Visible Mending and what’s the problem with knitting top-down.

I made a school jumper 3 years ago for child#1 and it’s still in use for child #2. It was made with Debbie Bliss Cashmerino and washes quite well. It has frayed somewhat at the sleeves though.

I have learned the hard way why our ancestors worked their clothing bottom-up. If a garment frays at the hems, where it is most likely to, then the damage runs further and faster when the garment is made top-down, than if it’s made bottom-up.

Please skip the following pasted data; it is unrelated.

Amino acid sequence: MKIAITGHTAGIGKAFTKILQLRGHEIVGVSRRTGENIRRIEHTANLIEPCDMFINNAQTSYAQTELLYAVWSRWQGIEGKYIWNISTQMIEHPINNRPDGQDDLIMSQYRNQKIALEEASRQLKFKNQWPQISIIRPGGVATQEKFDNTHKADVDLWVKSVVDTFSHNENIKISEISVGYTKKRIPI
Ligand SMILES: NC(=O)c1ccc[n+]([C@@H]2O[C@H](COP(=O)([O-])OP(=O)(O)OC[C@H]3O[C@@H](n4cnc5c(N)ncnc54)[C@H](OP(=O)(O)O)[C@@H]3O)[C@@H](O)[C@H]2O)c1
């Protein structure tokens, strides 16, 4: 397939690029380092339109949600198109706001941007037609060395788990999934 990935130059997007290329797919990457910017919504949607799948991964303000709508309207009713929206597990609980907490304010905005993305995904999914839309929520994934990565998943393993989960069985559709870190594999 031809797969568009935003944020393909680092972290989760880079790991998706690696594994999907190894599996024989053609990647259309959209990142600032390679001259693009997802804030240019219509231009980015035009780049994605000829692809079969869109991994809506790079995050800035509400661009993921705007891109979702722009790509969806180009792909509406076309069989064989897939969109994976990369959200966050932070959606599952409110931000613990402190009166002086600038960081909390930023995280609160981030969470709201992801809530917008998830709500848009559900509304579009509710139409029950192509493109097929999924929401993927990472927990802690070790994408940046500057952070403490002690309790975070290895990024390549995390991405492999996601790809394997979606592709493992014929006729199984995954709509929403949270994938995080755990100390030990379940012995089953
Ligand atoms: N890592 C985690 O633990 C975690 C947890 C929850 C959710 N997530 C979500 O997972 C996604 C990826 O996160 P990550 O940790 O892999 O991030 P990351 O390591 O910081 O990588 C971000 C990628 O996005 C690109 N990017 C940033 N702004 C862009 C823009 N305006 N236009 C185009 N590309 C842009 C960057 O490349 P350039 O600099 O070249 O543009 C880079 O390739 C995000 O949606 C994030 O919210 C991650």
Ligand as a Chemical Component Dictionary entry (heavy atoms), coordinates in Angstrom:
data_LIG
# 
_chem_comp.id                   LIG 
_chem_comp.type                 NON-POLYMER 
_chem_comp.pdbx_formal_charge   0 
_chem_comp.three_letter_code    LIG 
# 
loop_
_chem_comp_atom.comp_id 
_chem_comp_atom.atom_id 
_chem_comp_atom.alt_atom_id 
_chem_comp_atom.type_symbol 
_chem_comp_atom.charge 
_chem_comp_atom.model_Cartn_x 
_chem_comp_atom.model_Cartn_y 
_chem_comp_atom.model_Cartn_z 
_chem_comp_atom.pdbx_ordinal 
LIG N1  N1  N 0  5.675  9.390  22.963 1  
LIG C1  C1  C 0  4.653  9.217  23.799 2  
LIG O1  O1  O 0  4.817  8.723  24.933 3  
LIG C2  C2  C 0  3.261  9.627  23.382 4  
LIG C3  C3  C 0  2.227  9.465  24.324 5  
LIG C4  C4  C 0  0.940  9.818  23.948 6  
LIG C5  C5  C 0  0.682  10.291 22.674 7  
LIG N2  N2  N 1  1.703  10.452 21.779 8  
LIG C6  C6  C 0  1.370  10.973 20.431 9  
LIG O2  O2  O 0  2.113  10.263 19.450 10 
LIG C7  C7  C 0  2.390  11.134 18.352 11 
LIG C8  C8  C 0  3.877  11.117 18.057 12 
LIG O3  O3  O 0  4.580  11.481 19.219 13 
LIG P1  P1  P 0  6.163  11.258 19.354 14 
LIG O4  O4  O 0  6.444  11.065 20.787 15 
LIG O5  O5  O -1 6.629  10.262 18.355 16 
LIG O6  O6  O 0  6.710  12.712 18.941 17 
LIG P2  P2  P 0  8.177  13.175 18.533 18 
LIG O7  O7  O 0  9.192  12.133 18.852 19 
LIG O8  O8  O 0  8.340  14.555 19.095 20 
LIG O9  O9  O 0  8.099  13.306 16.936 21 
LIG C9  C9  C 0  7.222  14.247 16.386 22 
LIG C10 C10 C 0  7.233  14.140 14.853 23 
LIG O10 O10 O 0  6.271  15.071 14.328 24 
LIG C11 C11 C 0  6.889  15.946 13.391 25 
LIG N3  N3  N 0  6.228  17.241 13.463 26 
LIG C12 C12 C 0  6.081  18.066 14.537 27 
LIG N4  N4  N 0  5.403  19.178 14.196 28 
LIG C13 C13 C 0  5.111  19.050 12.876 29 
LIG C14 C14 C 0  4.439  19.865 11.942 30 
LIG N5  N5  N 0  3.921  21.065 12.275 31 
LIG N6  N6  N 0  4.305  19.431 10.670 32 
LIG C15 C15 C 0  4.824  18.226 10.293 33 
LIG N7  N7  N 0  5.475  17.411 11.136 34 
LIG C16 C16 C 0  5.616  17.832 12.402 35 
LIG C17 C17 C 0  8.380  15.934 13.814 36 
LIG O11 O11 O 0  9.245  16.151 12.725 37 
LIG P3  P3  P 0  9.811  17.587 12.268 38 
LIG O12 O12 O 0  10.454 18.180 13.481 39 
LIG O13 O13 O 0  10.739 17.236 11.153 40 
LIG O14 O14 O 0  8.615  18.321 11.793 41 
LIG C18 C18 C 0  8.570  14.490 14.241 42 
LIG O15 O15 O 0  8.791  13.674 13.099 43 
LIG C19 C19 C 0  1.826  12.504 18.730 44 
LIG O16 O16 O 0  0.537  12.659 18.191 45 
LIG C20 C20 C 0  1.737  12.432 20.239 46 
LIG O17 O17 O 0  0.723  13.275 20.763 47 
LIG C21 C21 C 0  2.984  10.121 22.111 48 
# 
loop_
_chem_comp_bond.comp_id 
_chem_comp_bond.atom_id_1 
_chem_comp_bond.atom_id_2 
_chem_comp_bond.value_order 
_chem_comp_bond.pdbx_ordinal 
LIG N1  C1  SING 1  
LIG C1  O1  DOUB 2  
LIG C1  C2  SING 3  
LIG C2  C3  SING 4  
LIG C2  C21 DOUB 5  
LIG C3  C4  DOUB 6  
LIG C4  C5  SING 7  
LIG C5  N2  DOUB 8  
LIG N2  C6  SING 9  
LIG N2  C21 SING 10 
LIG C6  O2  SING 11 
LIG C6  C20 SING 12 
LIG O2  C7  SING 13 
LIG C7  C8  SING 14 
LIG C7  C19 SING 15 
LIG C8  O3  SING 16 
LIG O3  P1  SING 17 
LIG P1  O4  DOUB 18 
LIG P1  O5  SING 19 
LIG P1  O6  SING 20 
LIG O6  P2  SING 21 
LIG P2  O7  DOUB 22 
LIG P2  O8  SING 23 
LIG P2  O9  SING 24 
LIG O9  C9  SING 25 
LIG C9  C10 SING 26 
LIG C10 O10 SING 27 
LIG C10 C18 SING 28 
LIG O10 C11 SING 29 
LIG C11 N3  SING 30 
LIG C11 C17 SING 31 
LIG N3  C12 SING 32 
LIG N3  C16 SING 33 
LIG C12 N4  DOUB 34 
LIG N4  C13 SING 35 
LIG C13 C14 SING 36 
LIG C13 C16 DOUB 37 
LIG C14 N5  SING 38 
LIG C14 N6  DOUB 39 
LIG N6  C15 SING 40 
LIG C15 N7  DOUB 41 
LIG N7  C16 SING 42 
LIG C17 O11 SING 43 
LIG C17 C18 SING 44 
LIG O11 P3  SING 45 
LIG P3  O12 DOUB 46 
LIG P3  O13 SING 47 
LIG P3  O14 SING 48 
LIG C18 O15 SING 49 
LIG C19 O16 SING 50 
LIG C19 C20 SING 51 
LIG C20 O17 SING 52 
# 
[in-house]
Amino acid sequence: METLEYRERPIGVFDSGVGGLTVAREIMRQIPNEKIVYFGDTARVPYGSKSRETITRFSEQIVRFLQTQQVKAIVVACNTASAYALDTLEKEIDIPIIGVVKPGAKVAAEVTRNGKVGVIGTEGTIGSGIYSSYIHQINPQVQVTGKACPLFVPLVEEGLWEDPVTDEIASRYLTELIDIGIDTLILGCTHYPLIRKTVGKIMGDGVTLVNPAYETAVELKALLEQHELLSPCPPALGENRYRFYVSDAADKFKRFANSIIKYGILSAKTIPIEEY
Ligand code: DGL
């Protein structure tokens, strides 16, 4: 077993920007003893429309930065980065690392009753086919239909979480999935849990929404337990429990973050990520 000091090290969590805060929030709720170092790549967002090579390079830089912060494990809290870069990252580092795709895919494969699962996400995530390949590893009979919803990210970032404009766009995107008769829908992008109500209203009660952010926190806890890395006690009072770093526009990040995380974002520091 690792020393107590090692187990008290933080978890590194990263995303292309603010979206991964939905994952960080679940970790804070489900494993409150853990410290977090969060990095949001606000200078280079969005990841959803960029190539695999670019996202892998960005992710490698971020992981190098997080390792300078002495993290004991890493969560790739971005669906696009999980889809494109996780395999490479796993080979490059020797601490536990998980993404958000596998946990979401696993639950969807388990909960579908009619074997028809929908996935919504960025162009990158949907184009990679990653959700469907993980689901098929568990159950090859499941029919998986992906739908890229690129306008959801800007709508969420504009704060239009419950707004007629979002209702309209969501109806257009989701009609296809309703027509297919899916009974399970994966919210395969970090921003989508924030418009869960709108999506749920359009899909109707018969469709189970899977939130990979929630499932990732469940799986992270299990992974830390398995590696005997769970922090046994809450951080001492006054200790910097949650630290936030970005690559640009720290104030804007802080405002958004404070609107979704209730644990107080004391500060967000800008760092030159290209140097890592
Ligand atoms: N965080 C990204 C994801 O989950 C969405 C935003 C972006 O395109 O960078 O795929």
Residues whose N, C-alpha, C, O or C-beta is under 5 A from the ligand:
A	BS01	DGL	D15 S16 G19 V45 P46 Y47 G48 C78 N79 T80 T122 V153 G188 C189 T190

I picked up stitches below the frayed area. I picked up a further 2 sts either side as well.

Then I worked in the original pattern (baby cable rib) for the same length as the cuff. I picked up a St from the jumper at the corresponding point at the start of each row. I cast off by working slip st into the cuff cast-off and slipping the previous St over. The cuff cast-off was quite firm actually, as I had replaced that recently.

Unfortunately, I don’t have any marching yarn and I had to guess at the needle size (3mm?), so this is a very visible mending. I’m quite determined that this jumper will last for as long as it fits. There may be more patching ahead! 

Honestly though, I think I have to just bite the bullet and get another ball of baby Cashmerino and rework the cuffs.


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